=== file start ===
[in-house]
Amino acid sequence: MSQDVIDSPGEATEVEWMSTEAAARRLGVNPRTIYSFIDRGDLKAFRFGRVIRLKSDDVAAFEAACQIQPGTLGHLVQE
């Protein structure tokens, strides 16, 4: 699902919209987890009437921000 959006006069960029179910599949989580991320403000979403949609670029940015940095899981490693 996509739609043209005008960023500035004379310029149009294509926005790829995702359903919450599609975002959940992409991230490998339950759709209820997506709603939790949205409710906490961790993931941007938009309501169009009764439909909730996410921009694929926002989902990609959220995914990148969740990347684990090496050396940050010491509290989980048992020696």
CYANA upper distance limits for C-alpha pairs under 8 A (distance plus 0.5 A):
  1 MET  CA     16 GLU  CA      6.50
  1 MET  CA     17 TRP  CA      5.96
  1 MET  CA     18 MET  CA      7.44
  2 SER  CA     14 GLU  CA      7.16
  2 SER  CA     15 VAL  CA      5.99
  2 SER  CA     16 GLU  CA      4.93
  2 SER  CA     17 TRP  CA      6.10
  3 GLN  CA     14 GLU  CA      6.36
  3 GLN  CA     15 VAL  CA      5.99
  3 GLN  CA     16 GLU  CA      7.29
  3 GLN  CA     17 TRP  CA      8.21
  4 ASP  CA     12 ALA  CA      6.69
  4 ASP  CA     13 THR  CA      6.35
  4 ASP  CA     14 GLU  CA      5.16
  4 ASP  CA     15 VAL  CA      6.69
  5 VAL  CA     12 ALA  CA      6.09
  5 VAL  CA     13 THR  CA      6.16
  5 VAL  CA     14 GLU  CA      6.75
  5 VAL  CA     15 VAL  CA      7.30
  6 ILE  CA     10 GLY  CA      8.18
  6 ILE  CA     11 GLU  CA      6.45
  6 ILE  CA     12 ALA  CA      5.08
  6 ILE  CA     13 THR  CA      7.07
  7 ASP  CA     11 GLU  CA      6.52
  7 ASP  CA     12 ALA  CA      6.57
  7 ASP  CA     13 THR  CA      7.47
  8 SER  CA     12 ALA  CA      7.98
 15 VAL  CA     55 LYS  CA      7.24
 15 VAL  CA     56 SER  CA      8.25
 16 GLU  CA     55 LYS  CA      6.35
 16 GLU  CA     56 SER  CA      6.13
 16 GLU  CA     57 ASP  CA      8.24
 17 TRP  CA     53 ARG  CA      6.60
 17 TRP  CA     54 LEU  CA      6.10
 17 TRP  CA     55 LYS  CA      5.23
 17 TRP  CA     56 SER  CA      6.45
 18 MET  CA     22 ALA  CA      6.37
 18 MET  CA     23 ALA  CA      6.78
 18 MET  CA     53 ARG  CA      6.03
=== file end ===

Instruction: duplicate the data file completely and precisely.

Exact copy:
[in-house]
Amino acid sequence: MSQDVIDSPGEATEVEWMSTEAAARRLGVNPRTIYSFIDRGDLKAFRFGRVIRLKSDDVAAFEAACQIQPGTLGHLVQE
């Protein structure tokens, strides 16, 4: 699902919209987890009437921000 959006006069960029179910599949989580991320403000979403949609670029940015940095899981490693 996509739609043209005008960023500035004379310029149009294509926005790829995702359903919450599609975002959940992409991230490998339950759709209820997506709603939790949205409710906490961790993931941007938009309501169009009764439909909730996410921009694929926002989902990609959220995914990148969740990347684990090496050396940050010491509290989980048992020696």
CYANA upper distance limits for C-alpha pairs under 8 A (distance plus 0.5 A):
  1 MET  CA     16 GLU  CA      6.50
  1 MET  CA     17 TRP  CA      5.96
  1 MET  CA     18 MET  CA      7.44
  2 SER  CA     14 GLU  CA      7.16
  2 SER  CA     15 VAL  CA      5.99
  2 SER  CA     16 GLU  CA      4.93
  2 SER  CA     17 TRP  CA      6.10
  3 GLN  CA     14 GLU  CA      6.36
  3 GLN  CA     15 VAL  CA      5.99
  3 GLN  CA     16 GLU  CA      7.29
  3 GLN  CA     17 TRP  CA      8.21
  4 ASP  CA     12 ALA  CA      6.69
  4 ASP  CA     13 THR  CA      6.35
  4 ASP  CA     14 GLU  CA      5.16
  4 ASP  CA     15 VAL  CA      6.69
  5 VAL  CA     12 ALA  CA      6.09
  5 VAL  CA     13 THR  CA      6.16
  5 VAL  CA     14 GLU  CA      6.75
  5 VAL  CA     15 VAL  CA      7.30
  6 ILE  CA     10 GLY  CA      8.18
  6 ILE  CA     11 GLU  CA      6.45
  6 ILE  CA     12 ALA  CA      5.08
  6 ILE  CA     13 THR  CA      7.07
  7 ASP  CA     11 GLU  CA      6.52
  7 ASP  CA     12 ALA  CA      6.57
  7 ASP  CA     13 THR  CA      7.47
  8 SER  CA     12 ALA  CA      7.98
 15 VAL  CA     55 LYS  CA      7.24
 15 VAL  CA     56 SER  CA      8.25
 16 GLU  CA     55 LYS  CA      6.35
 16 GLU  CA     56 SER  CA      6.13
 16 GLU  CA     57 ASP  CA      8.24
 17 TRP  CA     53 ARG  CA      6.60
 17 TRP  CA     54 LEU  CA      6.10
 17 TRP  CA     55 LYS  CA      5.23
 17 TRP  CA     56 SER  CA      6.45
 18 MET  CA     22 ALA  CA      6.37
 18 MET  CA     23 ALA  CA      6.78
 18 MET  CA     53 ARG  CA      6.03